What is the best and worst advice you ever received?
The worst writing advice, which I see being given by many people, is “Write what you know”. For some people this piece of advice might work. However, often I think people see it as limiting. If you want to write about dragons or fairies or write crime, don’t rely on getting to know a dragon, so you can write about them. Don’t limit your imagination like that.
The best writing advice I believe is “Keep writing”. It sounds simple but seriously keep writing, even when you don’t feel like it. Writing can be though and it can take time until you start seeing progress. But I promise you the more you write and the more you make it a habit, the easier it will come to you.
What is the best thing about being a writer? The worst?
For me personally, the best part about being a writer is the actual writing. While the writing process might be really frustrating at times, it is also the most creative part.
The worst part would probably have to be the editing. In my case it is the stage when all the insecurities creep in because you have to be very critical of your own writing to make it the best it can be.
Have you started your next project? If so, can you share a little bit about your next book?
Since my newest book, the Marketing Handbook for writers, which you can download for free, is out now, I’m focusing on fiction again. I’m currently putting together a small short story collection called Lesbian Adventures through Time. These stories all have strong queer women as protagonists, while also having very action-centered plots since these are stories my friends and I are struggling to find on a mainstream book market.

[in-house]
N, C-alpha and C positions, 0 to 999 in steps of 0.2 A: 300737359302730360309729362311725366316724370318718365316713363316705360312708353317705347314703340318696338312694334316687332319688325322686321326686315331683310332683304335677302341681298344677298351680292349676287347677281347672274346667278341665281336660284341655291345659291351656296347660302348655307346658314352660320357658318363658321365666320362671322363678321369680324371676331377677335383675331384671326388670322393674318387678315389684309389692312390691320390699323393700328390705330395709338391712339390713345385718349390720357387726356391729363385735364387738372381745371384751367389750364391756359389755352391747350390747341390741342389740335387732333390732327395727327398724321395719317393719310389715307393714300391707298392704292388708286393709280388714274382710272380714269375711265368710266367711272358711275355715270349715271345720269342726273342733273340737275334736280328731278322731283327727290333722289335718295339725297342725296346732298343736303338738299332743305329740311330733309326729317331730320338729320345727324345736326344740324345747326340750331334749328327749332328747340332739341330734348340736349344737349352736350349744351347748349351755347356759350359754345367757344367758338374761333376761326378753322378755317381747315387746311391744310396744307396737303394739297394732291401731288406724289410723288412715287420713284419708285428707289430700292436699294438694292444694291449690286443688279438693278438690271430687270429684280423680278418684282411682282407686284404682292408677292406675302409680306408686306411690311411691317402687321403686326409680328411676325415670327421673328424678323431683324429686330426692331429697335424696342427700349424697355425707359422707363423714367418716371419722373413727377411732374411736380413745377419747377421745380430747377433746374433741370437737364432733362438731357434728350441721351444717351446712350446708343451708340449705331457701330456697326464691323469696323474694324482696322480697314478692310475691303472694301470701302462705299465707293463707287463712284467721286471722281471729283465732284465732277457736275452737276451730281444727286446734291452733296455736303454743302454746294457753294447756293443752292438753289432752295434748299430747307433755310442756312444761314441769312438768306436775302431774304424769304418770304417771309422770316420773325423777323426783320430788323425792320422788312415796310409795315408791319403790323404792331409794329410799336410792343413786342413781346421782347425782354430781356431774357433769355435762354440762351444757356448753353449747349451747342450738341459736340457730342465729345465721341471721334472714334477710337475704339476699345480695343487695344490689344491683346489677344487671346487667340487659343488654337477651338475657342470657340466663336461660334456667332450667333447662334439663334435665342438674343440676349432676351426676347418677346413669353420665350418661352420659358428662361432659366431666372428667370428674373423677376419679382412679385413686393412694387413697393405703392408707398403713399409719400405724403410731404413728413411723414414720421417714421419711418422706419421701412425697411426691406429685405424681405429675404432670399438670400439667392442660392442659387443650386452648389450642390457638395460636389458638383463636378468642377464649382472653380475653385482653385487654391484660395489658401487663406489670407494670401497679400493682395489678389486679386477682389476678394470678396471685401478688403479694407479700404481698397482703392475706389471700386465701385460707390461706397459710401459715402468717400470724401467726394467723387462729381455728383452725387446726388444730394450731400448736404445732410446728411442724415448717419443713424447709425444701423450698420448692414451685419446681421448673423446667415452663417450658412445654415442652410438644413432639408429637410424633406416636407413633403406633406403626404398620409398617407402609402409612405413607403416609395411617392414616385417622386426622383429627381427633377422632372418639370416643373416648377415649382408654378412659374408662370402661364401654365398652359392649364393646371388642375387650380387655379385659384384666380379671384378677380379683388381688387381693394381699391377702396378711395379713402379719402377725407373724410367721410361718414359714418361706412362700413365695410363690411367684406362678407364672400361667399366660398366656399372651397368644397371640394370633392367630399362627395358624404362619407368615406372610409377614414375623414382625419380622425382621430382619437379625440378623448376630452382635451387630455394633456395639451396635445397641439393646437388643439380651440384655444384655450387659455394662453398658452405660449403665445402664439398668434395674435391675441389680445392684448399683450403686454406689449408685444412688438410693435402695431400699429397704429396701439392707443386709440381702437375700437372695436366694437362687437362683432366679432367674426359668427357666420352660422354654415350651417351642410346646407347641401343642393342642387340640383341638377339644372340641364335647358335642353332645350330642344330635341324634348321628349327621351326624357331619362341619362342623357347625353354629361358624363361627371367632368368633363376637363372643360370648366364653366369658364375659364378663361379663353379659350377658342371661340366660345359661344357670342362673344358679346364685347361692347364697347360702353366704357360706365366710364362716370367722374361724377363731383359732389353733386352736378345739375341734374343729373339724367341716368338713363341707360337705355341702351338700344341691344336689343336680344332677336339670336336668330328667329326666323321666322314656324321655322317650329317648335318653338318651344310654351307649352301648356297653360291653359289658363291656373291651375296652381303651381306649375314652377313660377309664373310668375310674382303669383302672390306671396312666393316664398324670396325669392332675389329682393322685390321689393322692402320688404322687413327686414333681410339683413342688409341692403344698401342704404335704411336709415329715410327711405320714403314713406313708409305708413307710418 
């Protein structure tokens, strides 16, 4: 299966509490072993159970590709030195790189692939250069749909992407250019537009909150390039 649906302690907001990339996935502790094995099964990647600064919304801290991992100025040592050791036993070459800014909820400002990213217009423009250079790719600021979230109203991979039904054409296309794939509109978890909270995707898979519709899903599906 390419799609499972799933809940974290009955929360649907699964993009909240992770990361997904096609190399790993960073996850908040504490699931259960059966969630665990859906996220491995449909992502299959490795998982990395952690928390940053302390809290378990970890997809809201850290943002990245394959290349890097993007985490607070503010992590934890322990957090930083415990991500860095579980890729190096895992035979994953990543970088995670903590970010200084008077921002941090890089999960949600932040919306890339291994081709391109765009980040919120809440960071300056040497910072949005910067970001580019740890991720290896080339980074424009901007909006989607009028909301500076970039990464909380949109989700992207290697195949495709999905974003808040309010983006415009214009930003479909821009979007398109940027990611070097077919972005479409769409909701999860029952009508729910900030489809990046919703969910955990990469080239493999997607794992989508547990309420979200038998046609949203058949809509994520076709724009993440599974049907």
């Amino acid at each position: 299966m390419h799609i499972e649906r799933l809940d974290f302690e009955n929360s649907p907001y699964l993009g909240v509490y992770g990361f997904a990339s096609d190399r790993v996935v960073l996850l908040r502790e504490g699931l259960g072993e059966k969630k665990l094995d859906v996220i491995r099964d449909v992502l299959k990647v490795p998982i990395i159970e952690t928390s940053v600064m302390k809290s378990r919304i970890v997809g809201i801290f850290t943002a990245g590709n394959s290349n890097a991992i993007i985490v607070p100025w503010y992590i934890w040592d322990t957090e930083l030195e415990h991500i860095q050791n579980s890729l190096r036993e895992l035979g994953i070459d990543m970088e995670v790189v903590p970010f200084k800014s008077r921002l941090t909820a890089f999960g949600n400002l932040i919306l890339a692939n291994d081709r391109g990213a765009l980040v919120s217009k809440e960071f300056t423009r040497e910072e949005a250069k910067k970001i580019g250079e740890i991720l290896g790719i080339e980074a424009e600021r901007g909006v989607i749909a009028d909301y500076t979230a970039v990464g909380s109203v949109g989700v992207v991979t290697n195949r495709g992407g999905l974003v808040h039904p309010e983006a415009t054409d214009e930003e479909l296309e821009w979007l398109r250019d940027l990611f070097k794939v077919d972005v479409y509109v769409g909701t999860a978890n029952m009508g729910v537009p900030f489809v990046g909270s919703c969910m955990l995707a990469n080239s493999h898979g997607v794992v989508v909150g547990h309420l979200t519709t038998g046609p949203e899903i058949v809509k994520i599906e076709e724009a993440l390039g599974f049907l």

Valerie has loved stories about heroes ever since she was a child. Now it’s her chance to become one herself.
When a masked, self-proclaimed hero called Shadow appears in her hometown, she decides to team up with him and become a hero herself. Valerie is an unlikely adventurer. She can’t run fast and she is a little insecure. But she is passionate about turning her life into an interesting story.
However, soon she has to learn that living a story is not as easy as she had thought. In a small town with no big adventures, the person underneath Shadow’s mask is the only mystery worth exploring. When Shadow’s secrets pile up, she has to learn to face problems without her mask.
In a world that believes it no longer needs heroes, can Valerie and Shadow prove it wrong?
About the Author
I wrote my debut novel, Revealed, at the age of sixteen. After this first experience with the publishing industry I wanted to become more entrepreneurial than just writing.
Therefore, I self-published my second novel, To be a Hero and a short story collection, Adventure Stories of Pirates, Robots and Coconuts, also very much enjoying the management side of the process. Based on my experiences as an authorpreneur, I have also released two free eBooks, the Self-Publishing Handbook and the Writers’ Handbook to Marketing.
I graduated from Vienna University with a Bachelor in English linguistics, literature and cultural studies and completed a Master degree in Management in the Creative Economy at Kingston University London. Currently, I live in Austria, where I am working on exciting new projects.
You can buy To Be a Hero on Amazon.
You can download her Self-publishing Handbook for free from Smashwords.